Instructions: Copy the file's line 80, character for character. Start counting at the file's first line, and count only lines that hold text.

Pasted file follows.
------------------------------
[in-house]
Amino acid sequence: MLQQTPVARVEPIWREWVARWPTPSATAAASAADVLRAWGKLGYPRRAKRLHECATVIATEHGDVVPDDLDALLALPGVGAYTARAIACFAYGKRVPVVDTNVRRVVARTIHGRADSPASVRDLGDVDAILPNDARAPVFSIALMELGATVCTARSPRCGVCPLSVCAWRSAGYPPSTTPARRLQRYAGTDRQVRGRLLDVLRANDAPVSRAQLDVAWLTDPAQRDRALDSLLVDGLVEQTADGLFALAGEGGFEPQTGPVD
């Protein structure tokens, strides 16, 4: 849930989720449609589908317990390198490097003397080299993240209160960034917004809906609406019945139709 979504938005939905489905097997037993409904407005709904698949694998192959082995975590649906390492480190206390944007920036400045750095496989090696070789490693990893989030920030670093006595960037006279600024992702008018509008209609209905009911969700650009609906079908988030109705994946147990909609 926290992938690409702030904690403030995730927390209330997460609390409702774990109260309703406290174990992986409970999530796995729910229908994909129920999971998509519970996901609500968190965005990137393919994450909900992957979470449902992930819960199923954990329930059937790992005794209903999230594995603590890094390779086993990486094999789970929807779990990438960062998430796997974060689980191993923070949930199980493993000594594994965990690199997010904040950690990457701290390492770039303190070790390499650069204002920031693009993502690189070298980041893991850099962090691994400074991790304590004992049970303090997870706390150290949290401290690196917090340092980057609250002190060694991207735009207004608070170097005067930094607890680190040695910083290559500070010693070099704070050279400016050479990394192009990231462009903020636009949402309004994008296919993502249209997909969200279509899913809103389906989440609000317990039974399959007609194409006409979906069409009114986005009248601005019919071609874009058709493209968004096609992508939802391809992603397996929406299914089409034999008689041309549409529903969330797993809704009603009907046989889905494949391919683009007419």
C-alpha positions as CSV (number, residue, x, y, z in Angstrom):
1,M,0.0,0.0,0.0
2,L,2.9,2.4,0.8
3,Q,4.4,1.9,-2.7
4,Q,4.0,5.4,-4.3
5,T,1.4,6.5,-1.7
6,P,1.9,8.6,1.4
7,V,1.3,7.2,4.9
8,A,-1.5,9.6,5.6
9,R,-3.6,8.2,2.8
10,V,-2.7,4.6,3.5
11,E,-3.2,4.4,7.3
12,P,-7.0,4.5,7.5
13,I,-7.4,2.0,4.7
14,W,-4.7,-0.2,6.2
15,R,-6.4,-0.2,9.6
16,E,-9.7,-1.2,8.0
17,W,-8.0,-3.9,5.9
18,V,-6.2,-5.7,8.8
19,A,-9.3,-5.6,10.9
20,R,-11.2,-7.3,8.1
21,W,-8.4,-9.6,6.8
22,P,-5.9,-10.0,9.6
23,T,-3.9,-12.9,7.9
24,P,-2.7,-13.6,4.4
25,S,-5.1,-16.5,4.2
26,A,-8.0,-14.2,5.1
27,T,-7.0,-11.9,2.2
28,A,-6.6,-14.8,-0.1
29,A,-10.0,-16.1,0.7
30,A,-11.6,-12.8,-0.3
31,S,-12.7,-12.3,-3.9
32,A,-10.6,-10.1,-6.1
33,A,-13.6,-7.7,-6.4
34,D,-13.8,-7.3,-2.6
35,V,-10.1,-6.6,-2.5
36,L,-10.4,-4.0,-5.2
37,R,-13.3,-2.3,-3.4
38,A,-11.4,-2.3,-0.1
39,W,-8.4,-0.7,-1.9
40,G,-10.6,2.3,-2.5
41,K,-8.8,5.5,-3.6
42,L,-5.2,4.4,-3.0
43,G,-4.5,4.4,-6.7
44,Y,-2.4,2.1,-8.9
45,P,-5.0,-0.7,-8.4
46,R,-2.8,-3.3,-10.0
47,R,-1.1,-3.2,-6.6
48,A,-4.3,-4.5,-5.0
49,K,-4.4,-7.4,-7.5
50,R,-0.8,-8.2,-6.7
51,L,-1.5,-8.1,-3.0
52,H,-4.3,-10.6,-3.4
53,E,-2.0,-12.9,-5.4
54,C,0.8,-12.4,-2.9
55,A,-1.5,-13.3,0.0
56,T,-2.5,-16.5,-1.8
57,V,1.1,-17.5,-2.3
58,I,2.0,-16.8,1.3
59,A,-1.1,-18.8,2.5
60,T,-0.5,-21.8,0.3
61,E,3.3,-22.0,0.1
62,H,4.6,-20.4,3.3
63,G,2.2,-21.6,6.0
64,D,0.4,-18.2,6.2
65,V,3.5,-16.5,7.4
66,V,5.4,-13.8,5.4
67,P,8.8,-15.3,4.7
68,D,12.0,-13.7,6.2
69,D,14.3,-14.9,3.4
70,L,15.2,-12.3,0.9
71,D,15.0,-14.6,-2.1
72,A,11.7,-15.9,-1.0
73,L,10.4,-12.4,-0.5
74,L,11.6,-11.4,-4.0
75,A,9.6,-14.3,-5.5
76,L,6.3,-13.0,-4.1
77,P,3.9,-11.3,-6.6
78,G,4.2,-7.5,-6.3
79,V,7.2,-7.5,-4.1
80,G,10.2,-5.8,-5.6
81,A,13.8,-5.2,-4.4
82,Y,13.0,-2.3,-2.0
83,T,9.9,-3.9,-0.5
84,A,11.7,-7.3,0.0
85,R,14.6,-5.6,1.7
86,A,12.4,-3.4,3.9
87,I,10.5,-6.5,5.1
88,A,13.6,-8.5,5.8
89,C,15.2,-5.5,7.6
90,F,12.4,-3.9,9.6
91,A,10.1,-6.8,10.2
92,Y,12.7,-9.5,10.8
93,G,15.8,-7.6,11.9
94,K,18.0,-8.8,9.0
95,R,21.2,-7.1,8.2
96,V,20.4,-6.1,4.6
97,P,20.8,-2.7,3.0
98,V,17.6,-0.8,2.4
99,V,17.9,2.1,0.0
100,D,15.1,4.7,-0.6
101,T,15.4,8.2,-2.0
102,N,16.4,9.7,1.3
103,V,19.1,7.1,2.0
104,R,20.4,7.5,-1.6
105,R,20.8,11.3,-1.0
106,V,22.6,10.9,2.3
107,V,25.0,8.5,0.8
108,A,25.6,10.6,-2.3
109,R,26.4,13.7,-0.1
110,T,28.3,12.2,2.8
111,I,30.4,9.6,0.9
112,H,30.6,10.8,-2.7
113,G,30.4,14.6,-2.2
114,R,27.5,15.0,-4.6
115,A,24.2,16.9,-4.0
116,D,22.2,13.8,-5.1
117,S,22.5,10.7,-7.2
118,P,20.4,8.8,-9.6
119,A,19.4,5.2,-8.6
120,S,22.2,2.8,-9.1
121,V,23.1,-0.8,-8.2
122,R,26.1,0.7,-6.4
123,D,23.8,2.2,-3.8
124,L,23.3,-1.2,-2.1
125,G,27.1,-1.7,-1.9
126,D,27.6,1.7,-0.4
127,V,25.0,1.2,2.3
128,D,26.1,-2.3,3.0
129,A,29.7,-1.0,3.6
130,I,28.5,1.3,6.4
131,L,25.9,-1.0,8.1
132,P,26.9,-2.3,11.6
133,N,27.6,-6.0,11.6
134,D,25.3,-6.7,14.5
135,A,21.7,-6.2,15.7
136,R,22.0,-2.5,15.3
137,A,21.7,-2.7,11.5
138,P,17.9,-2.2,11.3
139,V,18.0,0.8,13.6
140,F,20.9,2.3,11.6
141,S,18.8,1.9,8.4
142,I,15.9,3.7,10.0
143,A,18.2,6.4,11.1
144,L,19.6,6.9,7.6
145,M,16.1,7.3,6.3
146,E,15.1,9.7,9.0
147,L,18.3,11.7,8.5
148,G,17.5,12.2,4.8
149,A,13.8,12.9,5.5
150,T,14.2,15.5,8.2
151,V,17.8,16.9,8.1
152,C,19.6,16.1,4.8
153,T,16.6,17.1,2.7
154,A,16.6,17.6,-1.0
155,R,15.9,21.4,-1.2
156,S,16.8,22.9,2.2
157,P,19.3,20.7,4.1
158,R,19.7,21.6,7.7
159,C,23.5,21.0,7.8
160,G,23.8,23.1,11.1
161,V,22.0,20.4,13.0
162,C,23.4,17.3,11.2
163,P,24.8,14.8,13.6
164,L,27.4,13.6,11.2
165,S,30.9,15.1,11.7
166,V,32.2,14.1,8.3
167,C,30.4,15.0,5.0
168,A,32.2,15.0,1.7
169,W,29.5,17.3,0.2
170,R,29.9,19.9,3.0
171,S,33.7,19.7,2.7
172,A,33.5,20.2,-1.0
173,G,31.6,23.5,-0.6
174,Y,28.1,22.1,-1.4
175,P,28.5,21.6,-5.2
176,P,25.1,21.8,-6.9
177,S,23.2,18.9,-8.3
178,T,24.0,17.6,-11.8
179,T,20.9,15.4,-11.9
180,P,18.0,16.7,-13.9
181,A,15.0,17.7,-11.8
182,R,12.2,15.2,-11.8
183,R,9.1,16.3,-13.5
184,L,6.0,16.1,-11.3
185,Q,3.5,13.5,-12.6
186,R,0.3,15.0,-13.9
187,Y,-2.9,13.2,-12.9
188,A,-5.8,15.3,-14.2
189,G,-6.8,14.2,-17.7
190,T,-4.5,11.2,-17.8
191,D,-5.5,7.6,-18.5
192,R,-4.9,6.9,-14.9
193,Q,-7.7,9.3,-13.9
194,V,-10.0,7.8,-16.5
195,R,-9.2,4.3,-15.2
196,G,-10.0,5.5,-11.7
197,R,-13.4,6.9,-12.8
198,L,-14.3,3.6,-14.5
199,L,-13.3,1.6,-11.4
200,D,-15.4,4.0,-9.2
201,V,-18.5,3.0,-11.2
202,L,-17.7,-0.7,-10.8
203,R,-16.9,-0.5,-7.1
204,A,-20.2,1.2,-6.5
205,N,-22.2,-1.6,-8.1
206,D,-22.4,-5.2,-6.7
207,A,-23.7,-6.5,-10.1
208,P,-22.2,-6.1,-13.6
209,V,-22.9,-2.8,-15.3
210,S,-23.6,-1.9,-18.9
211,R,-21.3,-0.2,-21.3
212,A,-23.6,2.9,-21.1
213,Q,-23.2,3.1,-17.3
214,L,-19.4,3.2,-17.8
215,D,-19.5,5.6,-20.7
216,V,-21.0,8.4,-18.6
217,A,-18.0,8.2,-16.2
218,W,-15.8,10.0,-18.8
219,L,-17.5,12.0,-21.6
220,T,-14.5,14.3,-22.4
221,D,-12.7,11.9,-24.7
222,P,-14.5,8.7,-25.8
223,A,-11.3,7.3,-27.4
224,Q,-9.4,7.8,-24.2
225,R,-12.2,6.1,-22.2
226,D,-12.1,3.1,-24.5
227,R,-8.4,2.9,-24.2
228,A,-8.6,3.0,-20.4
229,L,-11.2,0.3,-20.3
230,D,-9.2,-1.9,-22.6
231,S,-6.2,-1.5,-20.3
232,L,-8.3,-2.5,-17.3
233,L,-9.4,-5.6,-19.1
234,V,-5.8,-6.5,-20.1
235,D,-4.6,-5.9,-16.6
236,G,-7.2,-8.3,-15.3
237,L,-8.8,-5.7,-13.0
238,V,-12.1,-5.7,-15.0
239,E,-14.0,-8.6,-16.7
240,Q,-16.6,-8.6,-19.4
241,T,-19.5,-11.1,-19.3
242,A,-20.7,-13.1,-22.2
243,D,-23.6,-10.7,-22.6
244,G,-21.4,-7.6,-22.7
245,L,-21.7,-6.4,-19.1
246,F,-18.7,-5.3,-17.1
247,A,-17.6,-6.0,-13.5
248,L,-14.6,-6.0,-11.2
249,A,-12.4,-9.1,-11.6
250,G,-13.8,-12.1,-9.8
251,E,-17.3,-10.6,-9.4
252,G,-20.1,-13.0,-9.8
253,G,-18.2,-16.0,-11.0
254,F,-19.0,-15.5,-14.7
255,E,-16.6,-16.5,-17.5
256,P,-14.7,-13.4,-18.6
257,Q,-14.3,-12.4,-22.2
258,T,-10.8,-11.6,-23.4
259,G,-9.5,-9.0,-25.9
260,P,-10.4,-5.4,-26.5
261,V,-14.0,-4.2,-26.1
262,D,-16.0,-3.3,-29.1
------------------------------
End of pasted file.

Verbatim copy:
76,L,6.3,-13.0,-4.1